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Tuesday, May 09, 2006

Risk, Disaster, and Mitigation 

As one of my minor hats at work, I'm a Floor Warden, which is a nice term for the people who wear colourful vests and order others out of the building in an emergency. This meant I got to attend an interesting presentation Monday on planning for emergencies and disasters (for the uninitiated, there's a difference: emergencies happen in the context of the rapid arrival of external professional help. In other words, the fire department will be there shortly. Disasters are that class of problem where services are overwhelmed (hurricanes, earthquakes, geography-spanning stuff like that) and there is an expectation you'll be on your own for a while.

The stuff stayed with me. I liked the succinct summary of disaster management: "nobody else dies."

Rather than talk about the very sensible guide to emergency and disaster procedures we got--and more particularly, the rationale behind those procedures--I was inspired to muse on what I might call "marginal risk management." That's a clever way of saying "put your effort into avoiding the most likely dangers." I suppose you could also make a case for cost-benefit analysis: it's worth dealing with relatively low-risk hazards that can be mitigated with little effort.

The real trick with marginal risk management is figuring out what the real dangers are. And although it was peripheral to the talk, our speaker mentioned the key one in passing: try not to die in a traffic accident.

Not all of the risk of car crashes can be avoided, except maybe by shut-ins. But you can do a few things when you get in a car that make your risk of death much less: seatbelts, don't be impaired or fatigued at the wheel (or, as in the fatal case of one of my high school classmates, take a ride from a drunk), don't drive like an idiot. Seatbelts and not being drunk are pretty boringly proven safety tricks, but most people already know that stuff and put it into practice.

Oh, brief aside: I'm not sure if it has real marginal value in saving lives, but electronic stability control (ESC) seems to be proving itself as a crash-and-fatality prevention device. ESC is basically a system where your car can sense certain patterns of acceleration and relative wheel motion (usually using accelerometers built into the car, and the ABS sensors on each wheel) that mean your car is sliding out of control, and then can either reduce engine power or apply the brakes (often one wheel at a time) to bring the car back into line. Surprisingly, anti-lock brakes themselves have shown no measurable benefit in reducing crashes or fatalities.

What's the next marginal danger? This page seems a good place to start, though note that figures on obesity as a cause of death are in flux.

The National Safety Council has a very interesting page on the odds of dying by a particular cause. That table is very interesting, because this seems to be about the rawest way of expressing causes of death one can get, but it is also very deceptive, in that it doesn't separate causes of death by "participation" level in these activities ("participate" is in scare-quotes because while one can assume that all people who died as "motorcycle riders" were participating in motorcycling, I am at a loss as to how to specify participation levels for "ignition or melting of nightwear" (though I'll bet that's primarily a smoker's death) or "contact with hot tap-water" (cold showers save lives? Or do they just increase deaths by "Excessive heat or cold of man-made origin"?)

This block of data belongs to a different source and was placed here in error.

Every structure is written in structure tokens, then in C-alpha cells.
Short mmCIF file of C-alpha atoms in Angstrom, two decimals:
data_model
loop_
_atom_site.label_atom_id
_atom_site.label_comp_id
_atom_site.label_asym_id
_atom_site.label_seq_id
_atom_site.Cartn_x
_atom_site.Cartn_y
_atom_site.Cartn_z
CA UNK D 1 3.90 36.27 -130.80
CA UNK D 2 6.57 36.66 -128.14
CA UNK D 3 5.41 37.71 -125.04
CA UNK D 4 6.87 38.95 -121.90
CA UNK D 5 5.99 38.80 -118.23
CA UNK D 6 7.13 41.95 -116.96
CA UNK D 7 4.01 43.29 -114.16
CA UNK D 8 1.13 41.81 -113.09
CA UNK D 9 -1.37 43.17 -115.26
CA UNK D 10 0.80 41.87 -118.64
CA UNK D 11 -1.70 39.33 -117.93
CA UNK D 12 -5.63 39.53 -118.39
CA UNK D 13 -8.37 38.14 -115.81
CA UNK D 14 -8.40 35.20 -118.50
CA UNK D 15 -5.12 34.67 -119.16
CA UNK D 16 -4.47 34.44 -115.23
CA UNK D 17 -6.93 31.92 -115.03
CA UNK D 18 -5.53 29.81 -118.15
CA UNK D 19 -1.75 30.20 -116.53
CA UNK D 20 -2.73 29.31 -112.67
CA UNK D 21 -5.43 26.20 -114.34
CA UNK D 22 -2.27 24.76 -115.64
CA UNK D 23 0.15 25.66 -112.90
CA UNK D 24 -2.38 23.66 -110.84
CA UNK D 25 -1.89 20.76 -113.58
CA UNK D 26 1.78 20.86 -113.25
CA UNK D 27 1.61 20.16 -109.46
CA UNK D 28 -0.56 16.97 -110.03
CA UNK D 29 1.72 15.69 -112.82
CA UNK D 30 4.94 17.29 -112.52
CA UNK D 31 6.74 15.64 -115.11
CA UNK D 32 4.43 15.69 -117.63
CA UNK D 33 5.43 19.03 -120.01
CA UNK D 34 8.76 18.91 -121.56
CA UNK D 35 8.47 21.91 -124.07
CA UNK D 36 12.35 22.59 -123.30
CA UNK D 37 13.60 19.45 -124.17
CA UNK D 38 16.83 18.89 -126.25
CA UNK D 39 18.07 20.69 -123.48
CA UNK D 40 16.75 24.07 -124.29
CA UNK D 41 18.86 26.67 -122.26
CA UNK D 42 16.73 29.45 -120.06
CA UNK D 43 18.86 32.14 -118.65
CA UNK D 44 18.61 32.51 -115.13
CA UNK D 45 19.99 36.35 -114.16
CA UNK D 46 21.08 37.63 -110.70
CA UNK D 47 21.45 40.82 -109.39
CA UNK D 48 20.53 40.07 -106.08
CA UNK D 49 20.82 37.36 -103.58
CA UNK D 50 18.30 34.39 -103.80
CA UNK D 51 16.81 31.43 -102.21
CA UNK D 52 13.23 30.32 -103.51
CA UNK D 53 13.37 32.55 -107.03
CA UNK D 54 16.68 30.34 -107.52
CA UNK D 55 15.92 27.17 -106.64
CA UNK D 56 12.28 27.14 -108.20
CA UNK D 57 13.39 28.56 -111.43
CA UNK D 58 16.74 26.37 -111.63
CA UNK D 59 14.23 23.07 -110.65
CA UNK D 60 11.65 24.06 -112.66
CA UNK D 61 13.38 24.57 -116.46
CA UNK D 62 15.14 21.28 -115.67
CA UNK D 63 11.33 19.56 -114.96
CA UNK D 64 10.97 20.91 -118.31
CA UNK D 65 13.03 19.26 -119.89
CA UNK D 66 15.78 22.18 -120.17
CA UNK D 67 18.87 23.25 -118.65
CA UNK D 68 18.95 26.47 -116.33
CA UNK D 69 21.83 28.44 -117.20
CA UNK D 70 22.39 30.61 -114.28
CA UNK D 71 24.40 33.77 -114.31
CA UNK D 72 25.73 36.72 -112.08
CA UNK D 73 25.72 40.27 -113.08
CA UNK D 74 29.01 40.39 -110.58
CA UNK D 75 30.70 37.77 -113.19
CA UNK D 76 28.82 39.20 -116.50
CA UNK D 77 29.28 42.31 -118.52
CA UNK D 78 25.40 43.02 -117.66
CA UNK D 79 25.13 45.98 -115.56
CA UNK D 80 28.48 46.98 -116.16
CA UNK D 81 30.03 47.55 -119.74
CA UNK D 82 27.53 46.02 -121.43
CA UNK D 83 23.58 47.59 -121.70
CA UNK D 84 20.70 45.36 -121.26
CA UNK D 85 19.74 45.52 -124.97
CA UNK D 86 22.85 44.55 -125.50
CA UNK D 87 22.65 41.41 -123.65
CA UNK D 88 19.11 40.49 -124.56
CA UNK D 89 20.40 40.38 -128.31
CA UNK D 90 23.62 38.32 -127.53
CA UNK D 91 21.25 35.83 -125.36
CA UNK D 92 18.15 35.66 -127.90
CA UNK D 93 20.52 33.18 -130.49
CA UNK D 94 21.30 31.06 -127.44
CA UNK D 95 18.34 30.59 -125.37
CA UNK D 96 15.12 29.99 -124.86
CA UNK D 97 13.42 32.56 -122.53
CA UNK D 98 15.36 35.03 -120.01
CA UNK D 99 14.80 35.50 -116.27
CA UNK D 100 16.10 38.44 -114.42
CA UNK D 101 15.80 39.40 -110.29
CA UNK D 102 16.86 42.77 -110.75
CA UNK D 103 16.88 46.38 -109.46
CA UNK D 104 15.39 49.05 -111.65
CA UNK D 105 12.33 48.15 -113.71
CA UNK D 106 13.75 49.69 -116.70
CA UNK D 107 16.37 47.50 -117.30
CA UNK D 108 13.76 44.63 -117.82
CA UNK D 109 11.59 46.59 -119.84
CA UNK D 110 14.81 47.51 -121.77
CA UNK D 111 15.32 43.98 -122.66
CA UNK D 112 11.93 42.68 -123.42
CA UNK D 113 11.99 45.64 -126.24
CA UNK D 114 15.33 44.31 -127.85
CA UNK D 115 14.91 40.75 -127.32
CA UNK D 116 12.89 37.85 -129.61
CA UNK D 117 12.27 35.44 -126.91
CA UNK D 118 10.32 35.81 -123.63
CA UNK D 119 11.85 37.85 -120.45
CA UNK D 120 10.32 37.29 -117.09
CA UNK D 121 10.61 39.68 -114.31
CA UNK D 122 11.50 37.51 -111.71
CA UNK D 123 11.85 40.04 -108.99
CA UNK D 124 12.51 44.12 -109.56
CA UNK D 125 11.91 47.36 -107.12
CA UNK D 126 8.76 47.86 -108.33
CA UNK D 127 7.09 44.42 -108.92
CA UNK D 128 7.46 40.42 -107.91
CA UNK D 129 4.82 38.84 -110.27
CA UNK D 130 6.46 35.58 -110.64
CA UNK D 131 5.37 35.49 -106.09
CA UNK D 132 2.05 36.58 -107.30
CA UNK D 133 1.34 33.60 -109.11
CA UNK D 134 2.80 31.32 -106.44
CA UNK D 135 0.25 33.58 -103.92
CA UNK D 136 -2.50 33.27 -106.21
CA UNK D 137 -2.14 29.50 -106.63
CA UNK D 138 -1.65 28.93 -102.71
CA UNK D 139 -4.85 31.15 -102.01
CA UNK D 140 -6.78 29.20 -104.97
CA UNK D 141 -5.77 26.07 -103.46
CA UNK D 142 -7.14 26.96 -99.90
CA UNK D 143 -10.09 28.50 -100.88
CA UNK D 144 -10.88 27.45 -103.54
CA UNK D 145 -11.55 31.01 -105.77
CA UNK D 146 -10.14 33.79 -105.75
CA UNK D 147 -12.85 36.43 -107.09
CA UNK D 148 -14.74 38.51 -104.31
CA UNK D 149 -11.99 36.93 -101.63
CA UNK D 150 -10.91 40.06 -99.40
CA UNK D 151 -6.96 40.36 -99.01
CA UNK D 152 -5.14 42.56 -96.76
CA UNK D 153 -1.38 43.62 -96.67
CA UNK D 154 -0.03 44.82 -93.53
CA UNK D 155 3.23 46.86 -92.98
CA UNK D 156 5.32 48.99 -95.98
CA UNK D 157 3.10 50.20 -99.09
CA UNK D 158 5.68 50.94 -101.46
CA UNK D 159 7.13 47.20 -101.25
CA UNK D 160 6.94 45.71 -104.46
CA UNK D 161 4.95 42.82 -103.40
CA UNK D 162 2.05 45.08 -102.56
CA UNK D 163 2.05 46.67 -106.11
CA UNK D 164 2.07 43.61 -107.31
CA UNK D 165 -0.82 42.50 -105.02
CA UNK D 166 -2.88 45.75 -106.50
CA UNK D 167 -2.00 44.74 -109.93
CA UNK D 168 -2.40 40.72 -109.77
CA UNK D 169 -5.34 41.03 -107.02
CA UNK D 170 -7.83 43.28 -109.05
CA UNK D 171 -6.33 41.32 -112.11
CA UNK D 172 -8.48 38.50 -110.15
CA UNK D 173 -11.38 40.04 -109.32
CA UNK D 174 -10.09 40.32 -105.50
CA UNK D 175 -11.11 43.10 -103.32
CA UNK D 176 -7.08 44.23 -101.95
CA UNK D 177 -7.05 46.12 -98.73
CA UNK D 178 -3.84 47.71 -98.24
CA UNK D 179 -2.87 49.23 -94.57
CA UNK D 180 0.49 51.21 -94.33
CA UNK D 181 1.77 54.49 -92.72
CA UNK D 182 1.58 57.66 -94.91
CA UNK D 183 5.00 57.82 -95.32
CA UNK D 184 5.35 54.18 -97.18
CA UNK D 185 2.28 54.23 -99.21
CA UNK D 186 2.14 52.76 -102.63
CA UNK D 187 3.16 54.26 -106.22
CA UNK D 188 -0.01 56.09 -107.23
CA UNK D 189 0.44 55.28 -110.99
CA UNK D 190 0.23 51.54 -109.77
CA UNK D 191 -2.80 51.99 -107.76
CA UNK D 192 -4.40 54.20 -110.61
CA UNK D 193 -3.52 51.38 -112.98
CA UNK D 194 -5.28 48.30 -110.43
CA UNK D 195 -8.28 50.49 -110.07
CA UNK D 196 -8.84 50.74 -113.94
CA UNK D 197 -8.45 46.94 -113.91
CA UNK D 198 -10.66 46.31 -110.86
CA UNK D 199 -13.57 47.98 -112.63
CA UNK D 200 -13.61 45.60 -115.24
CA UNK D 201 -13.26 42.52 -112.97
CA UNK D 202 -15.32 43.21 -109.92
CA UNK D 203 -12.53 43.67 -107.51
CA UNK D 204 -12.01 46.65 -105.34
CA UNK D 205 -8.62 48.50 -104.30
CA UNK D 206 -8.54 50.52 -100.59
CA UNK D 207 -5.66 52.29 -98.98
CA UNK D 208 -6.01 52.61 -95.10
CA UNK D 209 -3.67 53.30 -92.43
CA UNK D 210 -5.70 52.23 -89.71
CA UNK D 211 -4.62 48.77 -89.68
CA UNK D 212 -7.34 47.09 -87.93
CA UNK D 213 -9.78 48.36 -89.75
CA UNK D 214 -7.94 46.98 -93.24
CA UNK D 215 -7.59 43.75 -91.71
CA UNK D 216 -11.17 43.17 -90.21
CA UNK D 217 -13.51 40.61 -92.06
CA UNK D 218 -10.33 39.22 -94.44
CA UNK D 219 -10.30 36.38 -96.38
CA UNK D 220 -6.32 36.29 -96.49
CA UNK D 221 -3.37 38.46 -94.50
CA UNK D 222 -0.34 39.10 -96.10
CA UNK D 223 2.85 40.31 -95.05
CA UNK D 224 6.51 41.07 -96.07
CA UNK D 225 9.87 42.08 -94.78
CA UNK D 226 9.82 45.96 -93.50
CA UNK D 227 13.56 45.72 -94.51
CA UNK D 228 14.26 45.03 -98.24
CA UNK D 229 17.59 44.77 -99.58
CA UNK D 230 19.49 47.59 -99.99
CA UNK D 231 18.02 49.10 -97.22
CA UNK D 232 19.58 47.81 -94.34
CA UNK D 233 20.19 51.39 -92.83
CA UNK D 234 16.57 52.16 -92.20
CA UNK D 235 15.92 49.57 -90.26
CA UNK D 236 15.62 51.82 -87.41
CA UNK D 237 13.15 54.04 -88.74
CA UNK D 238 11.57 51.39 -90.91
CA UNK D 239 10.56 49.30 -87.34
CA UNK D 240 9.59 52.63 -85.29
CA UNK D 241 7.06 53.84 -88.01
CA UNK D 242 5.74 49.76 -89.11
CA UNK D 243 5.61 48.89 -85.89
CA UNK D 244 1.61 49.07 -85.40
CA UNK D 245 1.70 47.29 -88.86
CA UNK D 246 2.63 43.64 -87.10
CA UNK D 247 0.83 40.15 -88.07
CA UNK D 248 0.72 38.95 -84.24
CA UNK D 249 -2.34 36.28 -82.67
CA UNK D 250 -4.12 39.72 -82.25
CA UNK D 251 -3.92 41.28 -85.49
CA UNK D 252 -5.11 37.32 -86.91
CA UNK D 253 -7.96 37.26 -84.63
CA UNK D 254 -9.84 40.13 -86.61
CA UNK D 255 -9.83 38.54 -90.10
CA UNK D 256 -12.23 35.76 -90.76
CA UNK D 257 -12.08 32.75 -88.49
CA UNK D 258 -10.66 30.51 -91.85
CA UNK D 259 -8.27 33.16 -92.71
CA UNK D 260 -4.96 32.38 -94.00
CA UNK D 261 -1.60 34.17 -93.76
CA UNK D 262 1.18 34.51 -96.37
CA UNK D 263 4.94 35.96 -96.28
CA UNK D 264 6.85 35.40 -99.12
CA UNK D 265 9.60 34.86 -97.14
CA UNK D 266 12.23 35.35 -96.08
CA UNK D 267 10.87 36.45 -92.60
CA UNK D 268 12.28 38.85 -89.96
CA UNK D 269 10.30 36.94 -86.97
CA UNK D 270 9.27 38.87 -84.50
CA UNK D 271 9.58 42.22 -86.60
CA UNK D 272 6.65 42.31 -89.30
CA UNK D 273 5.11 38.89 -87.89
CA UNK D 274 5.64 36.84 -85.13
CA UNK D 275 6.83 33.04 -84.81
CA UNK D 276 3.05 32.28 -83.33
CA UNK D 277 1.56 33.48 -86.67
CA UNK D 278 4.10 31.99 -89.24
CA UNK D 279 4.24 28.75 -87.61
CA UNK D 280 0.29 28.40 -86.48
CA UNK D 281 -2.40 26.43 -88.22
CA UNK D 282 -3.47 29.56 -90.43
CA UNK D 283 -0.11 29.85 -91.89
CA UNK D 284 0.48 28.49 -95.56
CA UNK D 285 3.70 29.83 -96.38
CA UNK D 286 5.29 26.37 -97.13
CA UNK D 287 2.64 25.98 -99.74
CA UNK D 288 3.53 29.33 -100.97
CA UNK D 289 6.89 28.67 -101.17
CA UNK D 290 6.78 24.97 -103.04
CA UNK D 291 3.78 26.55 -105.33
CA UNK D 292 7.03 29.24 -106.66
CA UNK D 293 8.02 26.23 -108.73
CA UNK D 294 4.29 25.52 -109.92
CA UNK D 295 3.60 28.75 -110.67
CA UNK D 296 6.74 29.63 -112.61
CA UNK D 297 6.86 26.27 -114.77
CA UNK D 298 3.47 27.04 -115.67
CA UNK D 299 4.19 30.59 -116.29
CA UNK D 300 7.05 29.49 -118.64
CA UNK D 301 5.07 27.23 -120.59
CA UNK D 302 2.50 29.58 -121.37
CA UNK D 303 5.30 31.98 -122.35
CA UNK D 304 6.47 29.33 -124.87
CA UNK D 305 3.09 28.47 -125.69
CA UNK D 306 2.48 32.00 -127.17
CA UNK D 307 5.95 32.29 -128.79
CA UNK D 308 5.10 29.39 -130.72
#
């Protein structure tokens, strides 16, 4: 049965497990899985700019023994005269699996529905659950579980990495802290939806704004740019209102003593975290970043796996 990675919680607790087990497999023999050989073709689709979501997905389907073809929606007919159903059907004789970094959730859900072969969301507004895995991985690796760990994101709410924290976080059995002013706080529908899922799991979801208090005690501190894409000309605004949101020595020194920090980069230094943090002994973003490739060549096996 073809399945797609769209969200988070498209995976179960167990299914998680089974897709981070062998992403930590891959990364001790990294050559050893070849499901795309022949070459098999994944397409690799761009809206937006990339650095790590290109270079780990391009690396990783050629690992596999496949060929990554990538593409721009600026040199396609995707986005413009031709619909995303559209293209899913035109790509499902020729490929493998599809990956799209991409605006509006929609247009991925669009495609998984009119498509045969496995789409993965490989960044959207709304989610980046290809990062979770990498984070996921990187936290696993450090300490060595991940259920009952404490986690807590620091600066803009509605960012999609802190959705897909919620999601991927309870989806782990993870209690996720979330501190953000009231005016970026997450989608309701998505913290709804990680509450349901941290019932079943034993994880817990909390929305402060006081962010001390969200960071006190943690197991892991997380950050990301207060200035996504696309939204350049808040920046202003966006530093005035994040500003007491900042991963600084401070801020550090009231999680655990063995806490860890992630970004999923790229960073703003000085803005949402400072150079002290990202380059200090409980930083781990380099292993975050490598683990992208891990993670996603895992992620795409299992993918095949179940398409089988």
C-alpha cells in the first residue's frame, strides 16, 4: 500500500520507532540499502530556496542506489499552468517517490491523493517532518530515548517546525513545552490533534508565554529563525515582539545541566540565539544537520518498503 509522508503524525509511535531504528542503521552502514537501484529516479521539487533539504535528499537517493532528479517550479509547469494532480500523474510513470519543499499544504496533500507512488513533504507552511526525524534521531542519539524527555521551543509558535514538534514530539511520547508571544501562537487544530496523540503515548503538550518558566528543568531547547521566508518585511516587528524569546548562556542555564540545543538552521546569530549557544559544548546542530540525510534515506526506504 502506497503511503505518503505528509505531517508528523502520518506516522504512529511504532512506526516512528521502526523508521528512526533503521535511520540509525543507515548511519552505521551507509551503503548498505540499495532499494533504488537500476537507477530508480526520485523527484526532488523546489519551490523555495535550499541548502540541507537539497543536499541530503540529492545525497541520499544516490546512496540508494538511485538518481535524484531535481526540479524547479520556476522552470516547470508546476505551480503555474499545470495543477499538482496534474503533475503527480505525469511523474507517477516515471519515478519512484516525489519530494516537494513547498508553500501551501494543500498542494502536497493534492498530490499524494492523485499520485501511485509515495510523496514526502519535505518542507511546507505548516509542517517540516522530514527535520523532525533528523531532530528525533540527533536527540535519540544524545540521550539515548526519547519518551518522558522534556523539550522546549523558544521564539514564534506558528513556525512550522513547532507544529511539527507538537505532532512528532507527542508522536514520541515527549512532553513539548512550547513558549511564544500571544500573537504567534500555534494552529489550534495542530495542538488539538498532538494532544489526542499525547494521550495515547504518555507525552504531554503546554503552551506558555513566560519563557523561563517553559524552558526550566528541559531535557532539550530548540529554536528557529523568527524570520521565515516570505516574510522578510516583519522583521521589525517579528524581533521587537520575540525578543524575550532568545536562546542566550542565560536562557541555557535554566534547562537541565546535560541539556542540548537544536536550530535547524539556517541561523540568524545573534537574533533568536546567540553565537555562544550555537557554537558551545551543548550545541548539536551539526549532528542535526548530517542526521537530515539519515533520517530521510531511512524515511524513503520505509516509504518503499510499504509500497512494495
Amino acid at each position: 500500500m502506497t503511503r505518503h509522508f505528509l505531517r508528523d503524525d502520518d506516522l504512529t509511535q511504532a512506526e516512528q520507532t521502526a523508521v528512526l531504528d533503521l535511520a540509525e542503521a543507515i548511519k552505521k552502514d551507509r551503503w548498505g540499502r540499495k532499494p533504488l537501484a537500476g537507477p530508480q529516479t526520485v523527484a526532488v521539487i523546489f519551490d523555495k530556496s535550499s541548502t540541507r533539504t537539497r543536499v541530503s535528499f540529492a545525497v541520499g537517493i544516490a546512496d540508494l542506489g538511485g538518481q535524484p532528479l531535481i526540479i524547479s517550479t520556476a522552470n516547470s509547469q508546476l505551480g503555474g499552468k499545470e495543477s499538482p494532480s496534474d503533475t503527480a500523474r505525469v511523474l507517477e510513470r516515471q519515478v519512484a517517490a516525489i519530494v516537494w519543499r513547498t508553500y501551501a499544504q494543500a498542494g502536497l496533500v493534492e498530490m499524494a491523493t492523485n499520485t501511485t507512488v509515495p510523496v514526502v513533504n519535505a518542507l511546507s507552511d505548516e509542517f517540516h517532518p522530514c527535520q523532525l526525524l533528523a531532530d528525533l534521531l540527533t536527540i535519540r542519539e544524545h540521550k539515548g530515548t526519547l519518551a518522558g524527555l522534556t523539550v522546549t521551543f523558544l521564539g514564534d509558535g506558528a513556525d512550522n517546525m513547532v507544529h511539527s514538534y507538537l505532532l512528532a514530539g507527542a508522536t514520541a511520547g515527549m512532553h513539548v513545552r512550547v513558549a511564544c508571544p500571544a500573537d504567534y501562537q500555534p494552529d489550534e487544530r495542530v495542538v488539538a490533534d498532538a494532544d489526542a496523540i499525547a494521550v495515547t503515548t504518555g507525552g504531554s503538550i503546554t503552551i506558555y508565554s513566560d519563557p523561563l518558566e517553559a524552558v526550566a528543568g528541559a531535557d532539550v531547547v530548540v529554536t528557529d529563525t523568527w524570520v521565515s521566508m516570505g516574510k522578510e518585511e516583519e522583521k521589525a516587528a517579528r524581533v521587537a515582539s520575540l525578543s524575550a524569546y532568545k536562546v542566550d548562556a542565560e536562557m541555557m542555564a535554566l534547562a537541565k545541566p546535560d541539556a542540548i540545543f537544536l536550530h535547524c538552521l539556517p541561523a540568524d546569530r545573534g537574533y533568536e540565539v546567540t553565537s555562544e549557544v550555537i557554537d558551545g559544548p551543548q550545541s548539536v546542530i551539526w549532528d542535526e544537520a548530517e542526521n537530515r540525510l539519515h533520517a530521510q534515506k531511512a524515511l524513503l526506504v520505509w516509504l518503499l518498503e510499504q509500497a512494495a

What one really wants to know, odds-wise, are the odds for one's personal risk profile: Given that I drive X km/year in conditions Y, ride my bicycle Z km/year and always use blinky lights, and eat A pounds of sugar in my diet, have B history of diseases C, D, and E in my family, live in a house at risk due to natural disasters F and G, but not H, swim in the lake J times a year, and drink K glasses of alcohol every night, what are my chances of dying of a particular cause? Knowing that, what are the marginal changes I can make to my life, my activities, and the way I do them that will make the biggest difference for the least cost? How much risk does my lifestyle put me at? Even if The Big One hits Vancouver, is it very likely I'll die in it? What is the difference in the chance of survival if I am fully prepared, complete with food, water, and first aid for a week or so, or completely unprepared and reduced to drinking toilet tank water and draining the hot water heater (the two primary sources of potable water, by the way, if you have nothing else in the house)? What is my life worth? Four million dollars? One more drink before closing time? Worth giving up motorcycling?

Let me phrase it another way: is the car trip I make to the store to buy a first aid kit, water, and survival rations more likely to kill me than the emergency supplies are likely to save my life during a disaster? Note that even in a disaster, most people survive despite their level of emergency preparedness. The trick is you can improve your odds by preparation and planning for the during and after parts, so you don't end up surviving the earthquake, and then dying because you got hit by falling glass afterwards.

"Nobody else dies."

Maybe I'll have those emergency supplies delivered for me. I'm much less likely to fall and die in the house than to die in a car.

Risk calculation and disaster mitigation is complicated, but the questions brought up are not only creepy, they're interesting!

Comments:
I'm seeing a career in the insurance industry in your future Ryan. Actuarial science, life tables, and Gompertz-Makeham law of mortality, here he comes!

Or perhaps software engineering.

Both deal heavily in risk, its mitigation, and its effects.
 
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